abstract     = {Background: Between 1990 and 2011, global neonatal mortality decline was slower than that of under-five mortality. As a result, the proportion of under-five deaths due to neonatal mortality increased. This increase is primarily a consequence of decreasing post-neonatal and child under-five mortality as a result of the typical focus of child survival programmes of the past two decades on diseases affecting children over four weeks of age. Newborns are lagging behind in improved child health outcomes. The aimof this study was to conduct a comprehensive, equity-focussed newborn care assessment and to explore options to improve newborn survival in Indonesia, Lao People{\textquoteright}s Democratic Republic (PDR) and the Philippines.
Methods: We assessed newborn health policies, services and care in the three countries through document review, interviews and health facility visits. Findings were triangulated to describe newborns{\textquoteright} health status, the health policy and the health systemcontext for newborn care and the equity situation regarding newborn survival.
Results: Main findings: (1) In the three countries, decline of neonatalmortality is lagging behind compared to that of under-five mortality. (2) Comprehensive newborn policies in line with international standards exist, although implementation remains poor. An important factor hampering implementation is decentralisation of the health sector, which created confusion regarding roles and responsibilities. Management capacity and skills at decentralised level were often found to be limited. (3) Quality of newborn care provided at primary healthcare and referral level is generally substandard. Limited knowledge and skills among providers of newborn care are contributing to poor quality of care. (4) Socio-economic and geographic inequities in newborn care are considerable.
Conclusions: Similar important challenges for newborn care have been identified in Indonesia, Lao PDR and the Philippines. There is an urgent need to address weak leadership and governance regarding newborn care, quality of newborn care provided and inequities in newborn care. Child survival programmes focussed on children over four weeks of age have shown to have positive outcomes. Similar efforts as those used in these programmes should be considered in newborn care.},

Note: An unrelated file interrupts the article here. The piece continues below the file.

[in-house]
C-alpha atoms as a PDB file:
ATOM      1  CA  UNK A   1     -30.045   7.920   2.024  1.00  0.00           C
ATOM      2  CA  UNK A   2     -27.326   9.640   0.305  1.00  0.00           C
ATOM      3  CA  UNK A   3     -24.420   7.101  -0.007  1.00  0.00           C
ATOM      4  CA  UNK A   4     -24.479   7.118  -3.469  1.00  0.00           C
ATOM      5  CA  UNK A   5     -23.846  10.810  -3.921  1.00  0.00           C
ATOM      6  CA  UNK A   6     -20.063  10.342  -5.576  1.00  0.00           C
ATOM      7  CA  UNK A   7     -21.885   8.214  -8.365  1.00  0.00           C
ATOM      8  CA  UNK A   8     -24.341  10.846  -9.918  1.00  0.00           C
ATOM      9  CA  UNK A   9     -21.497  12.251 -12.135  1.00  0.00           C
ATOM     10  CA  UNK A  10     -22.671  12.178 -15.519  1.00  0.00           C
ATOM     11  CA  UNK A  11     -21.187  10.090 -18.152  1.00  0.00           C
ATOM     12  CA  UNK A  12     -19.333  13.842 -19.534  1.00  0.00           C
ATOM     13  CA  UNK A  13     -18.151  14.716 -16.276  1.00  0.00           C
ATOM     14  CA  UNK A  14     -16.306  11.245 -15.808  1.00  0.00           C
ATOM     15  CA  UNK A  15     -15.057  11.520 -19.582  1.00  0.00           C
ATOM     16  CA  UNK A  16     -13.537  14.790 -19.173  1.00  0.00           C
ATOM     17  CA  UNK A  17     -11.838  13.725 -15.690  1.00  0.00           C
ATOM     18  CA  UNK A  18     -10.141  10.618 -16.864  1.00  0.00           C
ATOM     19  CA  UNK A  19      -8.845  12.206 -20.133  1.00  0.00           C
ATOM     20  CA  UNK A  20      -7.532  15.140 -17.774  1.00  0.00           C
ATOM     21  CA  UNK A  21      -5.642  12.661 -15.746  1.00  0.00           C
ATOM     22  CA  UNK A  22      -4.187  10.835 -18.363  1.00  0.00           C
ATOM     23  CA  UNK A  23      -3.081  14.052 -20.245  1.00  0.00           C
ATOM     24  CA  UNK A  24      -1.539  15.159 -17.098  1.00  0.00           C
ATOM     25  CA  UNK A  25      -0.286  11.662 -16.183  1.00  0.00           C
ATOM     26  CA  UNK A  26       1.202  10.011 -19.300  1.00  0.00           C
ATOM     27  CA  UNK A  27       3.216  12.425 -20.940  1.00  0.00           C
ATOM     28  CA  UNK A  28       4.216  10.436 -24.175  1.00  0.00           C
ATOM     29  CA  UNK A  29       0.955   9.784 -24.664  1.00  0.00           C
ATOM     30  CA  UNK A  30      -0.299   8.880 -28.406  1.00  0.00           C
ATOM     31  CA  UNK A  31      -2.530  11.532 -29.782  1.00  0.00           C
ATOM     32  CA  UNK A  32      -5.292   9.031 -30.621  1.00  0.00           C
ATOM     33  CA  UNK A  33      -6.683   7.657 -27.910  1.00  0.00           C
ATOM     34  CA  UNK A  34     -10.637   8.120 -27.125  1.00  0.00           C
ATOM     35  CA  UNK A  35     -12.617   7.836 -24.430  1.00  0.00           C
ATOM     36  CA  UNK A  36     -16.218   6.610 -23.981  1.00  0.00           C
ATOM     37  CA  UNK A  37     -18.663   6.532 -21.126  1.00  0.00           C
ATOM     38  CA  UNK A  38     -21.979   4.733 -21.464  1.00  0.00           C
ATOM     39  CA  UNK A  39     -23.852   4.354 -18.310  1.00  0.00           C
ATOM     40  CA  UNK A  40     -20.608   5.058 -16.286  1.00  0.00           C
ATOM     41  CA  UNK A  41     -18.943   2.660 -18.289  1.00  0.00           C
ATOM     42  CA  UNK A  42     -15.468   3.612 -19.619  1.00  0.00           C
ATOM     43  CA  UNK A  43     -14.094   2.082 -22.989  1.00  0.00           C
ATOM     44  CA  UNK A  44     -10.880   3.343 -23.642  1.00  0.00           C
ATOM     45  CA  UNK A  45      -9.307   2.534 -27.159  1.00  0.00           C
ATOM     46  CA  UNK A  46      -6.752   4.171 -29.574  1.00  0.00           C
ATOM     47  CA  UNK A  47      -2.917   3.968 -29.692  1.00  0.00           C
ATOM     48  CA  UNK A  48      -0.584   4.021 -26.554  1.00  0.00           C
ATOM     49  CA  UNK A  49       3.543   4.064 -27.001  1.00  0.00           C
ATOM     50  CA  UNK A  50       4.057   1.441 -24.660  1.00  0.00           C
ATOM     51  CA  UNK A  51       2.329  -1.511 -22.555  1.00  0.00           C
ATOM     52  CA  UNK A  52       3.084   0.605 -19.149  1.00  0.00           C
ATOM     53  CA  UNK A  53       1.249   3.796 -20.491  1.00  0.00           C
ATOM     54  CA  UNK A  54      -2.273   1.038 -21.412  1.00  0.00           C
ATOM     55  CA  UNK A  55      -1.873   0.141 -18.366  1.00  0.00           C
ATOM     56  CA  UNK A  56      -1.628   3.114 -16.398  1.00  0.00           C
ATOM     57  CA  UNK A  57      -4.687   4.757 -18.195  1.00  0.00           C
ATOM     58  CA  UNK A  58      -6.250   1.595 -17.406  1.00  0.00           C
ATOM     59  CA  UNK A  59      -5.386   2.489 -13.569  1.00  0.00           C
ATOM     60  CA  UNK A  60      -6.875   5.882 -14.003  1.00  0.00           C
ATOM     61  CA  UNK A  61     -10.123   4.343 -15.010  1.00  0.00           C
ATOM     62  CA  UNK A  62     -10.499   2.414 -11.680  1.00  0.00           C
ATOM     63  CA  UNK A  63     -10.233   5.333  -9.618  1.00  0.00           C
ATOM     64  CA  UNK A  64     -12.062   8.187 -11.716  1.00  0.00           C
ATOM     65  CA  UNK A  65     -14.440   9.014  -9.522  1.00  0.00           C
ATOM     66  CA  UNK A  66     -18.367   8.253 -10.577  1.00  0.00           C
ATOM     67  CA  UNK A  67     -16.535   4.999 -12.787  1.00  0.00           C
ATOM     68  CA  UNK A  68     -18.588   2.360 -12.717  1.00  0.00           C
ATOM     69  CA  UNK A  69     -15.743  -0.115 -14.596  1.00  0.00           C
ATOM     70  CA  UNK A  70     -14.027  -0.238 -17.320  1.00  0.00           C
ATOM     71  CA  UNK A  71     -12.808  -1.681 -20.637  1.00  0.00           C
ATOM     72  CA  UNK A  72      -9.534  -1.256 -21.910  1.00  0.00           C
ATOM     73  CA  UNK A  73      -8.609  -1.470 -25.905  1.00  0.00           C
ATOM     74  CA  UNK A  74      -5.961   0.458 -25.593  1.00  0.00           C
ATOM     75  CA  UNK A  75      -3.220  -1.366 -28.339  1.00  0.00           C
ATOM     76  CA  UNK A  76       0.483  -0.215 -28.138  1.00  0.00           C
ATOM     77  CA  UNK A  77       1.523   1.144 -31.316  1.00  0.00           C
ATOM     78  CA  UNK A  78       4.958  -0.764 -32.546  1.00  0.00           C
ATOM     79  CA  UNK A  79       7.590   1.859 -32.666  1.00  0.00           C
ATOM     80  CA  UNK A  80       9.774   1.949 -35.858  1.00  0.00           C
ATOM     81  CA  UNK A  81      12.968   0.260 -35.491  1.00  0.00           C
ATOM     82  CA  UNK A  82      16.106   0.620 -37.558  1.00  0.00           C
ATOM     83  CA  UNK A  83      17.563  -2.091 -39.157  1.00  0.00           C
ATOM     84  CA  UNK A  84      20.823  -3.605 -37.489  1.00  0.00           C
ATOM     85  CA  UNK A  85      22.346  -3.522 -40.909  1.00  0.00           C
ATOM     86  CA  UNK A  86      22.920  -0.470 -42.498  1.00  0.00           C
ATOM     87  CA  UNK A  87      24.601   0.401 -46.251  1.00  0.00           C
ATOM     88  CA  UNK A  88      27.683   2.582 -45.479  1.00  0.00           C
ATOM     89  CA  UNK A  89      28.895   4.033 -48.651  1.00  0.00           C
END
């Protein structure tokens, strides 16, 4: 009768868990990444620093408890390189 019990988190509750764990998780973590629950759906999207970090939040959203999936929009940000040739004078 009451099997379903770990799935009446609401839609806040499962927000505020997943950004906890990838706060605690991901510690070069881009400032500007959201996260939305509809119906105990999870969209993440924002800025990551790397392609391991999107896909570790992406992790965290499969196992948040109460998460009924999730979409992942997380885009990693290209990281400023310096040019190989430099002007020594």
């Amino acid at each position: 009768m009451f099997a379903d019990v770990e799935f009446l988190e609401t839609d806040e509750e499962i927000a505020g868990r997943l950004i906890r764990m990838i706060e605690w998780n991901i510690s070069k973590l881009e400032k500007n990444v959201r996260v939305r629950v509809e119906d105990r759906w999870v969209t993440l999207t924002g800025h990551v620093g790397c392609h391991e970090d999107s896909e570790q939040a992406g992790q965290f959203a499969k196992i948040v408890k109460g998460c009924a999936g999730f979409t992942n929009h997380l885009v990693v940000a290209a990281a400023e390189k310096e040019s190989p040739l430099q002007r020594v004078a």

articleno    = {46},
  author       = {Duysburgh, Els and Kerstens, Birgit and Diaz, Melissa and Fardhdiani, Vini and Reyes,  Katherine Ann V and Phommachanh, Khamphong and Temmerman, Marleen and Rodriques, Basil and Zaka, Nabila},
  issn         = {1471-2431},
  journal      = {BMC PEDIATRICS},
  keyword      = {RANDOMIZED CONTROLLED-TRIAL,Newborn care,Healthcare policy,Quality of care,South-East Asia,Needs assessment,Equity,HEALTH INTERVENTIONS,NEONATAL-MORTALITY,CHILD-MORTALITY,WOMENS GROUPS,COUNTRIES,DECENTRALIZATION,DISTRICTS,PROVISION,SETTINGS},
  language     = {eng},
  pages        = {10},
  title        = {Newborn care in Indonesia, Lao People's Democratic Republic and the Philippines: a comprehensive needs assessment},
  url          = {http://dx.doi.org/10.1186/1471-2431-14-46},
  volume       = {14},
  year         = {2014},
}

Chicago
Duysburgh, Els, Birgit Kerstens, Melissa Diaz, Vini Fardhdiani, Katherine Ann V Reyes, Khamphong Phommachanh, Marleen Temmerman, Basil Rodriques, and Nabila Zaka. 2014. “Newborn Care in Indonesia, Lao People’s Democratic Republic and the Philippines: a Comprehensive Needs Assessment.” Bmc Pediatrics 14.
APA
Duysburgh, E., Kerstens, B., Diaz, M., Fardhdiani, V., Reyes, K. A. V., Phommachanh, K., Temmerman, M., et al. (2014). Newborn care in Indonesia, Lao People’s Democratic Republic and the Philippines: a comprehensive needs assessment. BMC PEDIATRICS, 14.
Vancouver
1.
Duysburgh E, Kerstens B, Diaz M, Fardhdiani V, Reyes KAV, Phommachanh K, et al. Newborn care in Indonesia, Lao People’s Democratic Republic and the Philippines: a comprehensive needs assessment. BMC PEDIATRICS. 2014;14.
MLA
Duysburgh, Els, Birgit Kerstens, Melissa Diaz, et al. “Newborn Care in Indonesia, Lao People’s Democratic Republic and the Philippines: a Comprehensive Needs Assessment.” BMC PEDIATRICS 14 (2014): n. pag. Print.